ARTICLE 27 – MANAGEMENT RESPONSIBILITIES
27.1 General Responsibilities: All management rights not expressly curtailed or surrendered by this Agreement are reserved to the Company. The Company’s rights may not be exercised in a manner that conflicts with the provisions of this Agreement, and disputes concerning the same are subject to Article 26, Grievance Procedure.
27.2 Specific Responsibilities: The Company’s rights to manage its business specifically include, but are not limited to: Control, direct and manage all of its operations; the determination of the number, size, and location of its operations, and the extent to which the means and manner by which it shall be operated, shut down, abandoned, or relocate, in a whole or in part, temporarily or permanently; to determine the need for a reduction or an increase in the work force and to implement its decision; to establish, implement, and revise, employment and production standards; determine products to be manufactured, schedule of production, methods of manufacturing; to direct the work force, including but not limited to assigning and distributing work to employees; to subcontract work when it determines such is necessary for economic or other business considerations; to introduce new jobs and new and improved methods of operation.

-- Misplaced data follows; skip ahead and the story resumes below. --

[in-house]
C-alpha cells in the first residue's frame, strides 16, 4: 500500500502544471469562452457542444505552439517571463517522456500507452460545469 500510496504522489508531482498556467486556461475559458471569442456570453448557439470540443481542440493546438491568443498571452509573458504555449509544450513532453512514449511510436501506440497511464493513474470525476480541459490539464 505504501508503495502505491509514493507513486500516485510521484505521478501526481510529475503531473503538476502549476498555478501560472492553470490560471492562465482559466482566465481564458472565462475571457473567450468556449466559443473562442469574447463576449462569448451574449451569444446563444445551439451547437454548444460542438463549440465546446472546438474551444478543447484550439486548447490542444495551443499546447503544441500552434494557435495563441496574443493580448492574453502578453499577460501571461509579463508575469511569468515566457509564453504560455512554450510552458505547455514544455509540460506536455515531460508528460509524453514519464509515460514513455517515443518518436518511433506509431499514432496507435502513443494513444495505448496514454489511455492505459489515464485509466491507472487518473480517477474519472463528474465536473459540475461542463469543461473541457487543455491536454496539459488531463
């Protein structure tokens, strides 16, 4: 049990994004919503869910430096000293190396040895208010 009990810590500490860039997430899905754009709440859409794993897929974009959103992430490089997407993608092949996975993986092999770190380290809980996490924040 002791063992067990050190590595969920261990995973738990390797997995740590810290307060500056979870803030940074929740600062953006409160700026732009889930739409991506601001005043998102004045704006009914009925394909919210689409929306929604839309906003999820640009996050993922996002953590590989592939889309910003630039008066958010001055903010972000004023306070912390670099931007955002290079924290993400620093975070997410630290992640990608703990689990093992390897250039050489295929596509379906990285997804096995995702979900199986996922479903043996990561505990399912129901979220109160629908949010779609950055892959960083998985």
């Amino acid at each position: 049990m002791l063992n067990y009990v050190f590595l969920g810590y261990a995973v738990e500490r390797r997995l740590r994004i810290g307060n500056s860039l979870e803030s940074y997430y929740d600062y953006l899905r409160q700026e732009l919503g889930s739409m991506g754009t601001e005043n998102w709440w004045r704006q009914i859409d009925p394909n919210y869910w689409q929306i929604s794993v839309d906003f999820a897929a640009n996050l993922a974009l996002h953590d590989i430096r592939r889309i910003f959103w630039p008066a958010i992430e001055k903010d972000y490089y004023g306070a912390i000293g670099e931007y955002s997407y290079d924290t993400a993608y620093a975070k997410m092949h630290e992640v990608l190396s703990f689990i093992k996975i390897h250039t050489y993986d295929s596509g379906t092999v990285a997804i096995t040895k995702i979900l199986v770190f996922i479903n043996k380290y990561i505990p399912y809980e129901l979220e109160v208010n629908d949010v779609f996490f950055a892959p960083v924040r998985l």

The Employer manufactures parts for use in the aerospace and medical industries. It is undisputed the two grievants were the senior employees and should have each been assigned two hours of overtime on January 10, 2000.